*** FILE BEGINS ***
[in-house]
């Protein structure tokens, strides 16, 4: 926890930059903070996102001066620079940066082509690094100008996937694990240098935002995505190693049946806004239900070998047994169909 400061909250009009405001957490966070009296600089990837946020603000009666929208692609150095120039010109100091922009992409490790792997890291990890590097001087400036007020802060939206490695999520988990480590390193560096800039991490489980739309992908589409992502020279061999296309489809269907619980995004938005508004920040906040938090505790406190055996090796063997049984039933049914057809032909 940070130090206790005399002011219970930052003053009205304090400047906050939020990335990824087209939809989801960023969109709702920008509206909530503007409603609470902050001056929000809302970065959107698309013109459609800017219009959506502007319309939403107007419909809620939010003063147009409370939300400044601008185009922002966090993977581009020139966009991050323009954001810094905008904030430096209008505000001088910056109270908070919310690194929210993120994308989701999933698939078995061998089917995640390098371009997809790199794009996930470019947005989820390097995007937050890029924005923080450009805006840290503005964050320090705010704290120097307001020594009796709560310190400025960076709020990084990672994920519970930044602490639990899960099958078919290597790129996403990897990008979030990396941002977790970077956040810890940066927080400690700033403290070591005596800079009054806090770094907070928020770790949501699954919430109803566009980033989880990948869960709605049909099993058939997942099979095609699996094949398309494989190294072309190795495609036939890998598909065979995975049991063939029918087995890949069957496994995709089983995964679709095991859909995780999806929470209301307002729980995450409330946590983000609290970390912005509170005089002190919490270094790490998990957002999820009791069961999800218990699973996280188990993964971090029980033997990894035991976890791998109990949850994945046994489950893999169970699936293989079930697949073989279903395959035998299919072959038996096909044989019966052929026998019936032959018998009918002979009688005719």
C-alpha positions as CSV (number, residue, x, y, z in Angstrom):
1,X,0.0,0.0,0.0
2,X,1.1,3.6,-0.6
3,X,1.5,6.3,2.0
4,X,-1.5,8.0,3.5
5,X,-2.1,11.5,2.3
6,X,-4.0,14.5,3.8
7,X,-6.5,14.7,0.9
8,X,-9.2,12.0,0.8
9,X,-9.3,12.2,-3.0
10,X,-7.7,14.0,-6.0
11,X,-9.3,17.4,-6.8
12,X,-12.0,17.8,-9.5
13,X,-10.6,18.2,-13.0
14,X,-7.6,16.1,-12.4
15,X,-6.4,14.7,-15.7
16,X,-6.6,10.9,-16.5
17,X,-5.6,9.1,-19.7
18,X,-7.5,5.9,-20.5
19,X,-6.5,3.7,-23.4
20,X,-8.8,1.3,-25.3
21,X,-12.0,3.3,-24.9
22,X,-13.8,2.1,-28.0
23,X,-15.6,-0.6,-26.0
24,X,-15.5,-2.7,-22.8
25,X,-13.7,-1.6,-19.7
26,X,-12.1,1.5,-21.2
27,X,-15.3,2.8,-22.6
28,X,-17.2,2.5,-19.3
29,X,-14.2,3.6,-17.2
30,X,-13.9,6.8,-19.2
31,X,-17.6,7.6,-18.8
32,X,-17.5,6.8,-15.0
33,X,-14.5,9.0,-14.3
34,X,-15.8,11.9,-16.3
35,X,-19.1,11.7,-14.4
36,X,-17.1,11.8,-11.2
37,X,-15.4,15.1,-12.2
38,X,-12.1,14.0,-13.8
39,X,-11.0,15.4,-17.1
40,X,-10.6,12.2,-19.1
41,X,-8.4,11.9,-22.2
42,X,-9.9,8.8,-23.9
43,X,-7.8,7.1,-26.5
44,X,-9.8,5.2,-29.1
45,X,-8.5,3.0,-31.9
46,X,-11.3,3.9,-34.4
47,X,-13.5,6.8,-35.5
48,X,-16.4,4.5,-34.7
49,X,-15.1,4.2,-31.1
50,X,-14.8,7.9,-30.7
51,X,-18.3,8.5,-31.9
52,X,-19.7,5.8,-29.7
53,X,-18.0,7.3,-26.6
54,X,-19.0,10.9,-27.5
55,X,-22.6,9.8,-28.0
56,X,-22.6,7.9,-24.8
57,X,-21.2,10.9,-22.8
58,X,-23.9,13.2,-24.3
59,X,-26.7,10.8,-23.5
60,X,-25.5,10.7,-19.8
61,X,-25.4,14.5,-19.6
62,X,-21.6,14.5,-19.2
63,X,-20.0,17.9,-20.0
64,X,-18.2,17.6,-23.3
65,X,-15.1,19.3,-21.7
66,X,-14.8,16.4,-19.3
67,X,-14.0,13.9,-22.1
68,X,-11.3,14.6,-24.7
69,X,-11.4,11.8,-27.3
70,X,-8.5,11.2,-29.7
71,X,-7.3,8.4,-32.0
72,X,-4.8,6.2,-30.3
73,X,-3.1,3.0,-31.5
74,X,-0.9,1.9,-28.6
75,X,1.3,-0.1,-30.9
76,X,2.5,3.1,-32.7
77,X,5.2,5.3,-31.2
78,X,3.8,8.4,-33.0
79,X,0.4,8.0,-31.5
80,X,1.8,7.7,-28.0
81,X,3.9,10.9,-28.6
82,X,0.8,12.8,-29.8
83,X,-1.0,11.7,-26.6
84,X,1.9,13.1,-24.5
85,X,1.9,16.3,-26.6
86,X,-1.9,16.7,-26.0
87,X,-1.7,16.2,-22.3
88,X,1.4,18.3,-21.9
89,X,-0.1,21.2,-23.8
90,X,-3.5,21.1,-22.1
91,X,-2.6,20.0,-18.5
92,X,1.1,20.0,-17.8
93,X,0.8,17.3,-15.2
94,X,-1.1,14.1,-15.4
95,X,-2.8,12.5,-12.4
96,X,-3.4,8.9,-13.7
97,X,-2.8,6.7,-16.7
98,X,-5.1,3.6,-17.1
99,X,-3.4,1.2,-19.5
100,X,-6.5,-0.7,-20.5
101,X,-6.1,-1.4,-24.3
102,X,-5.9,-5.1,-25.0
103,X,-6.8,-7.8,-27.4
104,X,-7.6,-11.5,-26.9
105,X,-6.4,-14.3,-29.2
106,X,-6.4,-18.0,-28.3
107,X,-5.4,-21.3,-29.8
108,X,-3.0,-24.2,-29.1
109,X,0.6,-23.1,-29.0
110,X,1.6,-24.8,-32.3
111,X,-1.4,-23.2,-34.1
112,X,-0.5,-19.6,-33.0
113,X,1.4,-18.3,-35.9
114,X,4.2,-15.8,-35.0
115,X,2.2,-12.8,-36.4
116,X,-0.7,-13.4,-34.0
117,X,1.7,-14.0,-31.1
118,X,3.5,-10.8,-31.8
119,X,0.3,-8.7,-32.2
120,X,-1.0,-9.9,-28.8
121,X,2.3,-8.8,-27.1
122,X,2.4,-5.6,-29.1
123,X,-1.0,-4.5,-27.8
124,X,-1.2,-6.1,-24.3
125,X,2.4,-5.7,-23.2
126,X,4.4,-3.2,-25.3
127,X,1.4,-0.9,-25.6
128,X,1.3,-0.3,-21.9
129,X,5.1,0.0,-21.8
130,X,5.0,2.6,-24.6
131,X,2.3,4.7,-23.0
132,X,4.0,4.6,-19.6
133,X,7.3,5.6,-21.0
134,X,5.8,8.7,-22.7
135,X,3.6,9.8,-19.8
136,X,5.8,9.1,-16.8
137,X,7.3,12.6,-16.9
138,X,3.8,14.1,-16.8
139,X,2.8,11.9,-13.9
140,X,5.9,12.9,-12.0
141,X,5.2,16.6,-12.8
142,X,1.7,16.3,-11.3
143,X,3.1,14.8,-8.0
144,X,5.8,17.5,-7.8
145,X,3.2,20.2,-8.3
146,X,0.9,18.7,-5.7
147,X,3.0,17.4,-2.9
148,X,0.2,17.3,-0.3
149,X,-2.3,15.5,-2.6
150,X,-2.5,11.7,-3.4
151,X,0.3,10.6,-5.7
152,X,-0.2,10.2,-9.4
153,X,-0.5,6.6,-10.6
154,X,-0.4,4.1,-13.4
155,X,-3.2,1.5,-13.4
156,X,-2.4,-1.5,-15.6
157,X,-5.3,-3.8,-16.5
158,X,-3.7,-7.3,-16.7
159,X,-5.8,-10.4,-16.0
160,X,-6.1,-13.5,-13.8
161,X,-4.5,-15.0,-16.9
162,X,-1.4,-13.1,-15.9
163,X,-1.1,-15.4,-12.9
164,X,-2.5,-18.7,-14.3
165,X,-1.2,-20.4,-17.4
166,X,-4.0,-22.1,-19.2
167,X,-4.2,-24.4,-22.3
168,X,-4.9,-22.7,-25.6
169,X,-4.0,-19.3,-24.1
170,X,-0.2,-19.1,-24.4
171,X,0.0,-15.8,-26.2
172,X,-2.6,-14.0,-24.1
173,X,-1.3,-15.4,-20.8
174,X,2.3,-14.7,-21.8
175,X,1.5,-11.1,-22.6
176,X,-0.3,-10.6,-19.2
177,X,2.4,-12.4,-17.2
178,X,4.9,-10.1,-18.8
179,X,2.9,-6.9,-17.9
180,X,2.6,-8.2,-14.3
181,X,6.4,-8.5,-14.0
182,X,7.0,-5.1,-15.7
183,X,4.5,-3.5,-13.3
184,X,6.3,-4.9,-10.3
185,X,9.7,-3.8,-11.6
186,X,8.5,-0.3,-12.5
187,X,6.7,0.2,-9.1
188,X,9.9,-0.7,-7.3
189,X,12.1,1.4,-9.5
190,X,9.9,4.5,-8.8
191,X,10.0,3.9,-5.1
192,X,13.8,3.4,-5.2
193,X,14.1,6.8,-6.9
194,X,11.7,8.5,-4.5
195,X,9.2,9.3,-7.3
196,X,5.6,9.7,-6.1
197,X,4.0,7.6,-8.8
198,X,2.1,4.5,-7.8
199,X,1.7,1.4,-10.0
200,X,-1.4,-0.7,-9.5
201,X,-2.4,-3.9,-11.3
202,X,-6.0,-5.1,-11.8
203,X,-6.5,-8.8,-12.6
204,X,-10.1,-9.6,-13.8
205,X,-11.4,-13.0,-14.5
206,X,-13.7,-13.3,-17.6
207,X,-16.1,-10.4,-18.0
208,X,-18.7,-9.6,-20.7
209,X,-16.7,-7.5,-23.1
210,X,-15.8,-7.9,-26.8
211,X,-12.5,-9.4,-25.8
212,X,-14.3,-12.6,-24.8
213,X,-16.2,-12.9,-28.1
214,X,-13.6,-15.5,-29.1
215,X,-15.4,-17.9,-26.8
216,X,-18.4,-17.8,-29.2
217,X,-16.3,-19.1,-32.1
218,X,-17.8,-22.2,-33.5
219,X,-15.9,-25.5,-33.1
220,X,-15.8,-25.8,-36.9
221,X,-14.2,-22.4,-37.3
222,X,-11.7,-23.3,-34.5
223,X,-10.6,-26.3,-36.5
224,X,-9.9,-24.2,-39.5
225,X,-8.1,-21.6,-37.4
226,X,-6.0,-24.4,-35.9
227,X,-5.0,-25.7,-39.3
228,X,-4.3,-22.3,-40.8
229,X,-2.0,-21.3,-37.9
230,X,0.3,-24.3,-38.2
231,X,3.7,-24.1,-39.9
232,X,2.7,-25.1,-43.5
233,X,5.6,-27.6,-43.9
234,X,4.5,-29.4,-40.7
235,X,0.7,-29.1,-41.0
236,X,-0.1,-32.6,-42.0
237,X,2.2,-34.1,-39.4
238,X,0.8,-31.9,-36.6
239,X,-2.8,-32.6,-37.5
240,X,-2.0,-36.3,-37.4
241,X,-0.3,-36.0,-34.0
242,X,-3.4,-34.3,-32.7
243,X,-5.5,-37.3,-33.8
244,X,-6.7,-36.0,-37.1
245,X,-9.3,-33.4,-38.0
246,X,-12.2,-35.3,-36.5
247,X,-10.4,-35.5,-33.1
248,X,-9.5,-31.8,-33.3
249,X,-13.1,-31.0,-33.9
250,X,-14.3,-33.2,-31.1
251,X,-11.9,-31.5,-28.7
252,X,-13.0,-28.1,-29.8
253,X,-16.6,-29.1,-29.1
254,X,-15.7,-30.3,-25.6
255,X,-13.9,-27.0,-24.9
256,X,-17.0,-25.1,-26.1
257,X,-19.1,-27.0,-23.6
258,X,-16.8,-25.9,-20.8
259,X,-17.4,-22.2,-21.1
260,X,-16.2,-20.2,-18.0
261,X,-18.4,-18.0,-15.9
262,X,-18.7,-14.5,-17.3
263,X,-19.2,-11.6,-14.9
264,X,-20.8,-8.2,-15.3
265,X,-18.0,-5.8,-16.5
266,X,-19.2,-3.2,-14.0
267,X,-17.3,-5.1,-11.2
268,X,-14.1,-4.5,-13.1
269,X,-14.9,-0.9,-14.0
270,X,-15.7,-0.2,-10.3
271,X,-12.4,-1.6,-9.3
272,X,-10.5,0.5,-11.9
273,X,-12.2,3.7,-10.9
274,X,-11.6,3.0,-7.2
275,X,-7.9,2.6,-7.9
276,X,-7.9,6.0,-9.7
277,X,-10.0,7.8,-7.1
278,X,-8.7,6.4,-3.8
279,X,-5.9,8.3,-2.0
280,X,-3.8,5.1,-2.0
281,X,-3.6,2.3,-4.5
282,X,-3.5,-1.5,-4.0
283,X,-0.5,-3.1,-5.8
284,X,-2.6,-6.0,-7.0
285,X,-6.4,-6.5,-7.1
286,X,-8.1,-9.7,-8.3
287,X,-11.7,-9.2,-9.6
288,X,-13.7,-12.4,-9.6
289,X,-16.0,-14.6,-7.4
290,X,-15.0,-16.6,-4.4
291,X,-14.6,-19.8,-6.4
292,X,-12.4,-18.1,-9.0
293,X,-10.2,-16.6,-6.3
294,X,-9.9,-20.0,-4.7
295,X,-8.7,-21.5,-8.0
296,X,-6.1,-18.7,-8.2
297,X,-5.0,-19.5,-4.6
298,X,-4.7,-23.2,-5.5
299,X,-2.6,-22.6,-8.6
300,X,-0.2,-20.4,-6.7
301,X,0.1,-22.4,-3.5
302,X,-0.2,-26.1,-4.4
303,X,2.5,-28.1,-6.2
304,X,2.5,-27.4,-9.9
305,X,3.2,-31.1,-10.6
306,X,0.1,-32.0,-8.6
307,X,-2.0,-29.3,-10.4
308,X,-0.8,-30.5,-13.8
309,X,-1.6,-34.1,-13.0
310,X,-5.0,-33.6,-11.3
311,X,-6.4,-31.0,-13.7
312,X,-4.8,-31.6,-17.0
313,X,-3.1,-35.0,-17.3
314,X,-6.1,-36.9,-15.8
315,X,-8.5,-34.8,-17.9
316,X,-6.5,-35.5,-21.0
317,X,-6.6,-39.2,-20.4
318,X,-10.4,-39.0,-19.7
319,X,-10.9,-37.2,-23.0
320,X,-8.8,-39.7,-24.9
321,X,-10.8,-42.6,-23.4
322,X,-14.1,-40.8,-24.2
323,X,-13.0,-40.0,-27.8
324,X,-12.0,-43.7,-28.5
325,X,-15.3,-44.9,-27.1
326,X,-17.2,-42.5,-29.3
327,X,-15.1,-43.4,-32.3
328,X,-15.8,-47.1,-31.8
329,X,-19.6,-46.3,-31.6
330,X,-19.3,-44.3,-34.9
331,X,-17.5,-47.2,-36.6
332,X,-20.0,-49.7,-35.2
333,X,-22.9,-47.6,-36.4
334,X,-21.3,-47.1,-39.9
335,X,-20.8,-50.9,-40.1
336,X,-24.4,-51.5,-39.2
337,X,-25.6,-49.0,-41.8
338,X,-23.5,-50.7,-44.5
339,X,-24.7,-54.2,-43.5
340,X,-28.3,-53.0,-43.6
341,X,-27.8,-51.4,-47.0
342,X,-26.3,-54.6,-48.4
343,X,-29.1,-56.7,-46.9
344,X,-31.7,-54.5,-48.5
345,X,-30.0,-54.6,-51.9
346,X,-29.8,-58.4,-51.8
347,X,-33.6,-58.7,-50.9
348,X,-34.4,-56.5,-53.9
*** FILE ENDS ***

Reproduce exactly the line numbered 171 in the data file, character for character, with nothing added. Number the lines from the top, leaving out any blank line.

168,X,-4.9,-22.7,-25.6